This year’s Nobel banquet was a lavish spread with dishes made of red deer meat, red king crabs, wild dewberries and a special tea blend with an Assam flavour served to about 1,250 guests.
An important event on the Nobel calendar, the banquet at the Stockholm City Hall last night followed the awards presentation ceremony at the Concert Hall.
Another aspect of the banquet is that the menu is revealed only when all guests are seated at their tables.
A banquet was also held at the Grand Hotel in Oslo to honour the Peace Laureates India’s Kailash Satyarthi and Pakistan’s Malala Yousafzai.
What was on the menu?
While the soup here was a cream of cauliflower and mosaic of red king crab, peas and lemon pickled cauliflower florets, the main course consisted of spiced loin of red deer, carrot terrine, salt-baked golden beets, smoked pearl onions, potato puree and game jus, a sauce.
The dessert was mousse and sorbet of wild dewberries from Gotland, saffron panna cotta and brown butter sponge cake. The dessert was brought to the serving tables on trays which also had sparklers.
The drinks served were Champagne Taittinger Brut Reserve; Villa Cafaggio 2011, Chianti Classico; and Calvet Reserve du Ciron 2010, Sauternes.
Coffee and the Nobel Museum Tea Blend, a unique blend of Assam and Chinese teas besides Gronstedts Cognac VO and Facile Punsch were also served.
This year’s chefs were Klas Lindberg and Daniel Roos.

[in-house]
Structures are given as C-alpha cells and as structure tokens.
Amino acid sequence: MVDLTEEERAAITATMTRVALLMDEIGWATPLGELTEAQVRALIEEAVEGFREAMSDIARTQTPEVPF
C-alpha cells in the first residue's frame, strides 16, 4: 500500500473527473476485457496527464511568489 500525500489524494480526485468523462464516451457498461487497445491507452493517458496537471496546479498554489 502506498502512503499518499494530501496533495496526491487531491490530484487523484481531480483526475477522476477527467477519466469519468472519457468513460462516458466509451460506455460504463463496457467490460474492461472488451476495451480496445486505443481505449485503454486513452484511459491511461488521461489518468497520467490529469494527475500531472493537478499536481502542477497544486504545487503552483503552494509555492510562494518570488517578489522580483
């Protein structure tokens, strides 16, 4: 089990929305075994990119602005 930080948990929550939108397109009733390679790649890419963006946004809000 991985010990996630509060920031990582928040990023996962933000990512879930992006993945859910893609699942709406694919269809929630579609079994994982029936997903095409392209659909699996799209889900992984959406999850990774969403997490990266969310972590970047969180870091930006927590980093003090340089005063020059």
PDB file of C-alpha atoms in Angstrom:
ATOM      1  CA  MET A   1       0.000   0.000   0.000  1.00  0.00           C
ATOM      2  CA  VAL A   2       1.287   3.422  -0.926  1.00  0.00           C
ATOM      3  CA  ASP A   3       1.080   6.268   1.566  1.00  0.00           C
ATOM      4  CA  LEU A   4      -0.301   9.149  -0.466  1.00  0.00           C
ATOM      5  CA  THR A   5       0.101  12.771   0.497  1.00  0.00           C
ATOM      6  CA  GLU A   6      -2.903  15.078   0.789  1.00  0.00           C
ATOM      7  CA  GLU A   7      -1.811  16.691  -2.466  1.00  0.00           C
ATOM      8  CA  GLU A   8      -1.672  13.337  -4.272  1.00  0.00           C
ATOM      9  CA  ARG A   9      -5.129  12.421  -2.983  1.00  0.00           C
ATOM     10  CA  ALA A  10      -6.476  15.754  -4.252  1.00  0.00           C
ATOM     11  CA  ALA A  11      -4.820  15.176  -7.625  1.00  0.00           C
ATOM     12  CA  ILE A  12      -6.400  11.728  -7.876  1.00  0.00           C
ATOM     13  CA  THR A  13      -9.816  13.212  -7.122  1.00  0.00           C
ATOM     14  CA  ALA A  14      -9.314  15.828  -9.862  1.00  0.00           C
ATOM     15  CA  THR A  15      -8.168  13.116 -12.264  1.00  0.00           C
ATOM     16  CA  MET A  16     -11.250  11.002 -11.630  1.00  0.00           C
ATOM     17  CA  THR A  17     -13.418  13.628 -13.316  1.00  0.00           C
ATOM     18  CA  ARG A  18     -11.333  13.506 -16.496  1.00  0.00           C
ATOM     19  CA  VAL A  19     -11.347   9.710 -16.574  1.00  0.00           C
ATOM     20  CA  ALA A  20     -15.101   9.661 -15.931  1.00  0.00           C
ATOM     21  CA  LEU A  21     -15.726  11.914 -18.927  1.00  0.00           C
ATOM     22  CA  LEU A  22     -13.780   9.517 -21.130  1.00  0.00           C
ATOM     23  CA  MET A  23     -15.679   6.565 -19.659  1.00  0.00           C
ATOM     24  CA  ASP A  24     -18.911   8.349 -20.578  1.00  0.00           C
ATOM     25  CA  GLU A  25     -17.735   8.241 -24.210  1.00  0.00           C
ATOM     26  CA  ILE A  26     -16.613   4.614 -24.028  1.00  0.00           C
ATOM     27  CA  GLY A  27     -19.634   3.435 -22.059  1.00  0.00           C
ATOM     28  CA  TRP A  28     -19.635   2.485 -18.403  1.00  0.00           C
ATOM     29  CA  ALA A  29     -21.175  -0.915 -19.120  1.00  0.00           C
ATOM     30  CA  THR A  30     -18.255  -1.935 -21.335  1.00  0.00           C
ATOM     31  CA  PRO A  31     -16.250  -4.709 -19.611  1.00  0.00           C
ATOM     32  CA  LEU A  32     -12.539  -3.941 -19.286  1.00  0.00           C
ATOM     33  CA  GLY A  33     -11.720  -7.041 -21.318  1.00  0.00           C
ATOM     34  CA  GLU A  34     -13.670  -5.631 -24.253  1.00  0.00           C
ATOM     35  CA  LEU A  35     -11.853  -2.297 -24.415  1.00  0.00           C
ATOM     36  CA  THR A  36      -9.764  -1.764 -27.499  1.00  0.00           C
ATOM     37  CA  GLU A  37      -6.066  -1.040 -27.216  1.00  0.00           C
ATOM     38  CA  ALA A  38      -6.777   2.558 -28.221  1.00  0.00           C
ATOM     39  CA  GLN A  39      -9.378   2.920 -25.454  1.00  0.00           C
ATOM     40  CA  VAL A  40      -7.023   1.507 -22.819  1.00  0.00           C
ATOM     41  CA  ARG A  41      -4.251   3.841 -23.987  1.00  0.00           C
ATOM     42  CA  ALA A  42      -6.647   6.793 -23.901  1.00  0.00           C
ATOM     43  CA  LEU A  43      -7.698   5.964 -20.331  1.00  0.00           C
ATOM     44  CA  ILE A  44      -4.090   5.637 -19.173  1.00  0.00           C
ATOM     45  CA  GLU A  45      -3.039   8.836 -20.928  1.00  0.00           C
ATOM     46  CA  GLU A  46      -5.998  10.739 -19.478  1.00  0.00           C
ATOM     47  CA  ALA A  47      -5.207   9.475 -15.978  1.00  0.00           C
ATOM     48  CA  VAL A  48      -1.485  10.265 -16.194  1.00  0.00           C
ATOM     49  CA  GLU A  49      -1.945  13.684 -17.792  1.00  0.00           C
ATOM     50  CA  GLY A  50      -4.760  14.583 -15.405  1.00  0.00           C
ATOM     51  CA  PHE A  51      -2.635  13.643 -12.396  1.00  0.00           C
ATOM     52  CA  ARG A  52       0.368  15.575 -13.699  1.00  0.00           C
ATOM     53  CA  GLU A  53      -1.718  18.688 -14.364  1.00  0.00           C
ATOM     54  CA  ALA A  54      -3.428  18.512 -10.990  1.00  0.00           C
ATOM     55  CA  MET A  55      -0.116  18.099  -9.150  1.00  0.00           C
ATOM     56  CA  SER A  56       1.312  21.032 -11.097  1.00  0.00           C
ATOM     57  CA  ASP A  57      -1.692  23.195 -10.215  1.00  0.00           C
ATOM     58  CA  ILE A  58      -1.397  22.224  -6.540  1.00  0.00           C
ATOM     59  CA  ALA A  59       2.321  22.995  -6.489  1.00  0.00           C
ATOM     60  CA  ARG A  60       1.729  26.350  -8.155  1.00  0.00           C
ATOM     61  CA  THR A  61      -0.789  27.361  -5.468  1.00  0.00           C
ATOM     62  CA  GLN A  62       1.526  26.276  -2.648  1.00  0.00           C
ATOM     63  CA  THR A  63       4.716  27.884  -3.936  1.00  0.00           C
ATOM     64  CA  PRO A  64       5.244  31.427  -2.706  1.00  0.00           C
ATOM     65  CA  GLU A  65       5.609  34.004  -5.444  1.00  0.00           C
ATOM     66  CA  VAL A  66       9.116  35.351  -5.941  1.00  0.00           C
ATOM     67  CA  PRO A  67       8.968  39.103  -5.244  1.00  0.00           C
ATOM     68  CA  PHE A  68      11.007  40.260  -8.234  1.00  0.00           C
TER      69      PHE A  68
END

Klas Lindberg won the 2012 Swedish Chef of the Year title and became a gold medallist at the 2012 Culinary Olympics as a member of the Swedish Culinary Team.
Roos, who was in charge of the banquet dessert, was a member of the Swedish Culinary Team in 2009—2012 that won a gold medal at the 2012 Culinary Olympics.
The menu was developed in close collaboration with the Nobel Foundation’s gastronomic advisors Fredrik Eriksson and Gert Klotzke as well as the Chef de Cuisine of Stadshusrestauranger (City Hall Restaurants), Gunnar Eriksson.
Floral arrangements at the banquet as well as the Concert Hall were created by Helen Magnusson, chief florist at Hasselby Blommor.
The theme of the decorations at the banquet was ‘Bridges of Stockholm’
The task of creating the Nobel banquet menu has been underway for a long time.
Since last spring, the chefs have been testing and tasting recipes in order to arrive at the right menu.
Forty-three chefs cooked for four days to complete the banquet meal by last evening and there were 260 servers.
The tables were set with the Nobel tableware created for the 90th anniversary of the Nobel Prize in 1991 by three Swedish designers, Karin Bjorquist, Gunnar Cyren and Ingrid Dessau.
The more than 60 tables in the Blue Hall were covered with around 500 m of linen cloth, and the meticulous table setting comprised no fewer than 7,000 porcelain pieces, 5,400 glasses and 10,000 items of silverware.
The banquet programme followed tradition and began with the entry procession of the Royal family and other guests of honour down the grand stairway and into the Blue Hall at 7 p.m. local time.
King Carl XVI Gustaf came with his dinner companion May-Britt Moser, this year’s Laureate in Medicine, while Queen Silvia came with Chairman of the Board of the Nobel Foundation Carl-Henrik Heldin.
Crown Princess Victoria came with Chemistry Laureate Eric Betzig.
Last year, dishes made of Guinea hen, Norwegian lobster and sea buckthorn were served.
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